30 Birds You’ll See Along Virginia’s Coastline and Beaches

willet
BlueBarronPhoto/Shutterstock.com

Written by Katie Downey

Published: June 19, 2023

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Whether you are a birdwatcher from Virginia or are simply vacationing at its beaches, you will want to check out the local birds. Many of the shoreline birds seen in Virginia are migratory, meaning they fly south for the cold winter months and return to Virginia once the temperatures warm up in the spring. Some shoreline birds can only be seen in Virginia on a layover as they gear up to continue their trek south. You will see everything from traditional sandpipers at the beach to hooded mergansers along the calmer coastal waterways and sound. The array of colors and musical notes of these birds of Virginia’s coastline will fill any nature-loving person with delight and peace.

1. American Avocet (Recurvirostra americana)

American Avocets have unique feet with a combination of webbing and big toe, called a hallux.

Avocets and stilts are both from the same family of birds; Recurvirostridae. The American Avocet is the only coastal Virginian bird with an upcurved bill, an all-white belly, and bright black and white markings on its back and wings. During the summer, they trade some of the white of their bellies for a rusted color. In winter, it resumes being white to help blend in with the snow. This surf-n-turf avocet is a forager of the shoreline and briskly whips its beak back and forth in the shallow waters while perched on its tall spindly legs. They are not large birds, with their average length measuring 16.8-18.3 inches and a wingspan of 35.5 inches.
You can find them throughout the United States, with the eastern avocets tending to remain near the water or beach throughout Virginia to Florida. They are also commonly seen on the Baja Peninsula in California and sporadically throughout the upper Midwest. They fool predators by crouching on the ground in marshes where they do not have eggs to incubate.

Mallard ducks (Anas platyrhynchos)

Mallard ducks (Anas platyrhynchos) swim in a lake, hoping for a snack from their human friends.

Mallards are one type of duck that is very comfortable around humans and can often be seen anywhere from marshes to the pond in your backyard. They are also one of the most recognizable of our feathered friends. They are medium-sized dabbling ducks at 20-26 inches long and have a wingspan of 32-39 inches long. The quack of the female mallard is the universally recognized “duck sound.” Contrary to popular belief, ducks should steer clear of bread but feed on cereal, seeds, and other human snacks.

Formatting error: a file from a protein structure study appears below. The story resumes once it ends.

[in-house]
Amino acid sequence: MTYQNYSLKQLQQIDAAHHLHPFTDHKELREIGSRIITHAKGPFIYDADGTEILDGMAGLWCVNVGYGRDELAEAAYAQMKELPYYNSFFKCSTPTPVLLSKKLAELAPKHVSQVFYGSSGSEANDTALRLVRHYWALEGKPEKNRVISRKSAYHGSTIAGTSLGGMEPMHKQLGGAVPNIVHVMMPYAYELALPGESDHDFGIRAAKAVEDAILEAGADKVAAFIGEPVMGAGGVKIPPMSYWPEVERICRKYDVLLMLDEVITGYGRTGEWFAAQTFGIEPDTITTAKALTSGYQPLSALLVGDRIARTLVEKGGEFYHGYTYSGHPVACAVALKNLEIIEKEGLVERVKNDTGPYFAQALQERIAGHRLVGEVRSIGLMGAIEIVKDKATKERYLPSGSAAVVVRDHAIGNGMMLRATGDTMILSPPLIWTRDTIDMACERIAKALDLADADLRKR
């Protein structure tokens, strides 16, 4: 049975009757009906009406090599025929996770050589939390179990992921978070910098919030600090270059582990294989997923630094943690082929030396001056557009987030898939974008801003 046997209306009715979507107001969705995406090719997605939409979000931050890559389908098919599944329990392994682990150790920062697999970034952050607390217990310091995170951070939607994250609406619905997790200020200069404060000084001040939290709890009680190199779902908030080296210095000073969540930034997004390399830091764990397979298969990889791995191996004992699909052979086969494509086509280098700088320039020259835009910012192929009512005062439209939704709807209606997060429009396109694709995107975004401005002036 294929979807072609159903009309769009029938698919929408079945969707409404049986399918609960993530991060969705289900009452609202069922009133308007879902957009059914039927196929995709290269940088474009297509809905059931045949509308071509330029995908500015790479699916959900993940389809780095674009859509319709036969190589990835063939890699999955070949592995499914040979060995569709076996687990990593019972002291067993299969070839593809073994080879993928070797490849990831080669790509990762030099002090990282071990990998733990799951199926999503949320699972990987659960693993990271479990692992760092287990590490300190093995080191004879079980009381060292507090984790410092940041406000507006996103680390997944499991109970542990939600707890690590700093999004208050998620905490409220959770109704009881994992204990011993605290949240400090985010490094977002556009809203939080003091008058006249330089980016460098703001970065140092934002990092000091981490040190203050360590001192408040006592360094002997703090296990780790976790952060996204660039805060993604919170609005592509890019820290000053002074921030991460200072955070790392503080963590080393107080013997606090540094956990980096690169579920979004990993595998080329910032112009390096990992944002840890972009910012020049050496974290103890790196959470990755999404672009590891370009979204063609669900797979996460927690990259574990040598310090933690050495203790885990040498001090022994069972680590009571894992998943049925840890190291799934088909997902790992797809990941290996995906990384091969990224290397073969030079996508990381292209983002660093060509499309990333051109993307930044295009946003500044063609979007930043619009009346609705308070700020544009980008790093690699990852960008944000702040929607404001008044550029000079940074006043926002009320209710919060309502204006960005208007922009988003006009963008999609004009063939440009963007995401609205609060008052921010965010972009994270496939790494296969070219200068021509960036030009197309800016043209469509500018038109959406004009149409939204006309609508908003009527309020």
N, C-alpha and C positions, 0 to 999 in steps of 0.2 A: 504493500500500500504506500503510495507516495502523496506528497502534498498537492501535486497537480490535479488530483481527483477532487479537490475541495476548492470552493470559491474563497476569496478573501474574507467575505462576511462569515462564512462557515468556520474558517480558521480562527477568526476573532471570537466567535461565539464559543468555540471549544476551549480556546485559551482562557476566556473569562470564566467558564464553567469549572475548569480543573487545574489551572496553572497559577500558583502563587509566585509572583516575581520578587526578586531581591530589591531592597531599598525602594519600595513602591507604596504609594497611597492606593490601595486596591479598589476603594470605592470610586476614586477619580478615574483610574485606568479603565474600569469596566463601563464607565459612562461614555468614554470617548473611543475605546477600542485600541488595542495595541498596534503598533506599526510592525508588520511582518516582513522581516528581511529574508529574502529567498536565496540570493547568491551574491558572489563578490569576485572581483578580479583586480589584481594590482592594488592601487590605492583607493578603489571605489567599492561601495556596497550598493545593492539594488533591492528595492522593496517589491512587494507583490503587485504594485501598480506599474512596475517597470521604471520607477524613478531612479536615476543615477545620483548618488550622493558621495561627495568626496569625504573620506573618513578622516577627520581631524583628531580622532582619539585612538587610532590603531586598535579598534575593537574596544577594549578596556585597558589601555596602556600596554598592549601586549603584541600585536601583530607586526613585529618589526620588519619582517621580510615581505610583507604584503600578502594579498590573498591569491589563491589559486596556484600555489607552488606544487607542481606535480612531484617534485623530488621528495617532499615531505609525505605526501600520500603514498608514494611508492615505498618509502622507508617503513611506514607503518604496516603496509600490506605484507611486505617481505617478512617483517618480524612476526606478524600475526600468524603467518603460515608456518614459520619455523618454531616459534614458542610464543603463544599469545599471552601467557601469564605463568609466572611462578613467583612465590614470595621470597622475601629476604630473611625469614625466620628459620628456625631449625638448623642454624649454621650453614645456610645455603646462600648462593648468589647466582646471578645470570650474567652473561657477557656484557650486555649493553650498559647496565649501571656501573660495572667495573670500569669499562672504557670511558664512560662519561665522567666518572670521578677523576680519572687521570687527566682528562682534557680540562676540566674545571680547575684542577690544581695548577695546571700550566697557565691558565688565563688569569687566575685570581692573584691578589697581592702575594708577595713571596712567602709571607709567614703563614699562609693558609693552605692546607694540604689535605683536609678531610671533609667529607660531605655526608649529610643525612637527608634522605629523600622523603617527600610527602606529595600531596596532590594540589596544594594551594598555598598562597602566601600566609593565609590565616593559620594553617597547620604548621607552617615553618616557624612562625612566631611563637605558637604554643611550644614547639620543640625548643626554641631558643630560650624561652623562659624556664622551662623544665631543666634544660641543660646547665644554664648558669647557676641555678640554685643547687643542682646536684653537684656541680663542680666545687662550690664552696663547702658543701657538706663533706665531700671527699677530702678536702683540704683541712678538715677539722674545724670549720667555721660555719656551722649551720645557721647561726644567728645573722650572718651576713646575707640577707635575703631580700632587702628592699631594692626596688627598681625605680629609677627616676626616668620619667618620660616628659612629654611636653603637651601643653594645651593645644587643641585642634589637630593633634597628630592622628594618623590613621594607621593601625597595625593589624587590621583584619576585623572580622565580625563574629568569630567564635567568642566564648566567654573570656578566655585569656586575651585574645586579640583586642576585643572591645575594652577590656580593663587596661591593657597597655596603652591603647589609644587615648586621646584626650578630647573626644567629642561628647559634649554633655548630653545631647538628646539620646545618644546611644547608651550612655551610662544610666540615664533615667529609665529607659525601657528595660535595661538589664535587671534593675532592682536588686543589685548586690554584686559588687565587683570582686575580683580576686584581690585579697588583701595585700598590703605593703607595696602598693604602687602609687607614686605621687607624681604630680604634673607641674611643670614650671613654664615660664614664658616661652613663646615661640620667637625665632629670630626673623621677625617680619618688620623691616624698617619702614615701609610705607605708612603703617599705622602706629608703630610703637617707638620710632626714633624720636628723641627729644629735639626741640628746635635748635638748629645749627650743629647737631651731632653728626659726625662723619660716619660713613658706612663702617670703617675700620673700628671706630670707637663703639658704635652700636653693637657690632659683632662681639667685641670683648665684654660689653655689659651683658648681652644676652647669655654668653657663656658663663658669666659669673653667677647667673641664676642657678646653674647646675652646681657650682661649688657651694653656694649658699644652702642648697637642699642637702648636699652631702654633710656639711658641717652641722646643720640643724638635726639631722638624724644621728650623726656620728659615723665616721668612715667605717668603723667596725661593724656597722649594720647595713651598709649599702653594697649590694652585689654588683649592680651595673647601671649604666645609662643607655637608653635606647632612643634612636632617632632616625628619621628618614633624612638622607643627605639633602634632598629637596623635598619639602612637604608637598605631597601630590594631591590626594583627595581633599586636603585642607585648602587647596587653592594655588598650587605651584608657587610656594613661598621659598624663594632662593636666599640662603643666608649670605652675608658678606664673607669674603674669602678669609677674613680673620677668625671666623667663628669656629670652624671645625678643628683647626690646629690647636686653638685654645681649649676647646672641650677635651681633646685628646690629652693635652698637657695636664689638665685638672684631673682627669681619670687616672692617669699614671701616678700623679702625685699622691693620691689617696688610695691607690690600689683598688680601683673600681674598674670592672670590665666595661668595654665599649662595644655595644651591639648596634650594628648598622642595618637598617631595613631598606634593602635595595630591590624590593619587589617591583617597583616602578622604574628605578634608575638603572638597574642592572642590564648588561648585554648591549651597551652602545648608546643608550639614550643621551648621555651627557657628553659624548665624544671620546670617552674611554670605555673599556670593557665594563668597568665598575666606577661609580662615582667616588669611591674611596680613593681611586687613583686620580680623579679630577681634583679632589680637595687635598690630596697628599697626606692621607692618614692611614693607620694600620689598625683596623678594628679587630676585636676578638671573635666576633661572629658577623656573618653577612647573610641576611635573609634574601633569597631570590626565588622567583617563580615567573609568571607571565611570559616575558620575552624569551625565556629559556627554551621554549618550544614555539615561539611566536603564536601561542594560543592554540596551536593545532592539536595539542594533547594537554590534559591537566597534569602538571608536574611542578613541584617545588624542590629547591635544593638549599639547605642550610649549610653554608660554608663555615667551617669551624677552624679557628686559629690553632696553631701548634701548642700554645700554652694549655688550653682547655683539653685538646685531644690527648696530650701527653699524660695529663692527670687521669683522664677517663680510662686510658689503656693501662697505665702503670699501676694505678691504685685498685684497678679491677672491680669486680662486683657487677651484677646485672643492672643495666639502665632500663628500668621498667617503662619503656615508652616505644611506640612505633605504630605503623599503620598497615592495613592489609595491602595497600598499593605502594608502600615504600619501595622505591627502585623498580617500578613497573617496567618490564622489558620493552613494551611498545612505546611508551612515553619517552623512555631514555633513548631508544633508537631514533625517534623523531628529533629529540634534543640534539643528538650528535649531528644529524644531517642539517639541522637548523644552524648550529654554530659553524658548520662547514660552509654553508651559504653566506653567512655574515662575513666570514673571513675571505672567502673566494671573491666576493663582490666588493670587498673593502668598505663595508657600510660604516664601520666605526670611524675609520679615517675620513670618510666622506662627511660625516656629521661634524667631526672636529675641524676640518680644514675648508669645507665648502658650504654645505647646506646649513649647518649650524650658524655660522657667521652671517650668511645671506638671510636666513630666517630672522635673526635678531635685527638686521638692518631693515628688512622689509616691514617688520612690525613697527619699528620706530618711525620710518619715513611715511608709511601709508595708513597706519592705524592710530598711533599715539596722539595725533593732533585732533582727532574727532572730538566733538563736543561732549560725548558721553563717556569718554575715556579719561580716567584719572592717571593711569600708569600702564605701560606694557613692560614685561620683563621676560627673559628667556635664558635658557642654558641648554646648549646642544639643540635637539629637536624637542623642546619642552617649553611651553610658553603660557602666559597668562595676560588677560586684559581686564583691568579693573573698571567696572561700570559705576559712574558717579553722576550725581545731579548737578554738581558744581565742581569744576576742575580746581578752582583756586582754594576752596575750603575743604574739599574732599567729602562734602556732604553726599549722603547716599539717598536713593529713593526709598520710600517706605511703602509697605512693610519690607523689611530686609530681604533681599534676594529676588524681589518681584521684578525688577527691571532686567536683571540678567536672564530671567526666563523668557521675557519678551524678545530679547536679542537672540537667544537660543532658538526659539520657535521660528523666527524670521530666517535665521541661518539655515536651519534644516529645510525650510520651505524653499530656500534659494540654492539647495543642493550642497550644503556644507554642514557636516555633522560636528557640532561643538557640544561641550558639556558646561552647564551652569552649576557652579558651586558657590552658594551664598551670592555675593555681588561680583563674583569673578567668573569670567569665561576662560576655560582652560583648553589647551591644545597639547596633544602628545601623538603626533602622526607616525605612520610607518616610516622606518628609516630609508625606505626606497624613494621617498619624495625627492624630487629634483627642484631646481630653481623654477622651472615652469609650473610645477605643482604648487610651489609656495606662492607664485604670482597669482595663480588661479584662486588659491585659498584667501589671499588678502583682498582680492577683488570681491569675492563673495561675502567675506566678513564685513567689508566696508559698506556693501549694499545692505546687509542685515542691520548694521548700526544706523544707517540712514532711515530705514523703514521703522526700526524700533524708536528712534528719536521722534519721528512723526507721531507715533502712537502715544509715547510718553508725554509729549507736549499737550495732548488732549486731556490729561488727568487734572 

3. American Coot (Fulica Americana)

American coot

American Coots, often mistaken for ducks, are commonly found along the Virginia shore during the breeding season.

The American coot is a unique-looking bird with round red eyes, a white bill, scaled feet, and a chicken-like body. They almost look like someone stuck parts from several different types of birds together to make one plump and odd-looking little feathered friend. They are slight at 16 inches in length and have tiny tails and a small wingspan of 23-28 inches. These odd little fellows have been recorded living to the ripe old age of 22 years. During the summer breeding season, you can see them having just migrated to the Virginia coast.

4. American Woodcock (Scolopax minor)

The American woodcock stretching its wings

The large eyes of the American woodcock positioned high on its head give this little bird some of the most excellent vision in the bird world.

The American Woodcock is a bird with a funny name and even funnier nicknames; bogsucker, timberdoodle, and hokum poke, to name a few. Adults are undersized at 10-12 inches long and have a wingspan of 16.5-18.9 inches. The males perform a spectacular dance during mating season and display magnificent head plumage. The females are a bit larger than the males, and though they are related to the sandpiper, they prefer the brush in the marsh over the sandy beaches.

5. Bald Eagle (haliaeetus leucocephalus)

bald eagle just caught a fish

Eagles can reach 75-99 mph speeds while diving through the air.

Bald Eagles symbolize the United States and our freedom, but their grace and beauty far surpass their symbolism in the human world. These large birds of prey are known for their enormous nests (13+ feet deep!), tight bonds with their mates, and exceptional predatory abilities. Bald eagles are giant at 28-40 inches long with a wingspan of 5 feet 11 inches – 7 feet 7 inches. These beautiful birds weigh 10-15 pounds as adults. During mating season, these large birds can be found along any body of water, favoring marshes and coastal areas.

6. Black-Capped Petrel (Pterodroma hasitata)

A Black-capped Petrel, Pterodroma hasitata in flight

Black Capped Petrels are on the endangered species list.

This small and widely seen seabird is native to the West Indies but is in coastal areas throughout the United States. Black-capped petrels are relatively small coastal birds with lengths of 16 inches and wingspans of 37 inches, but they are more significant than most other petrels. Their nickname is Diablotín, meaning little devil, due to their nighttime activities and odd-sounding mating call, making locals believe them to be evil spirits in the dark. When these birds are seen in Virginia coastal lands, it is during the non-breeding season. The petrels tend to nest on tall cliffs in small caves. Sadly, they have become one of the most endangered species of birds of the North Atlantic, along with its relative, the Bermuda Petrel.

7. Black-Necked Stilt (Himantopus mexicanus)

Black-Necked Stilt walking in Myakka River in Myakka River State Park in Sarasota Florida USA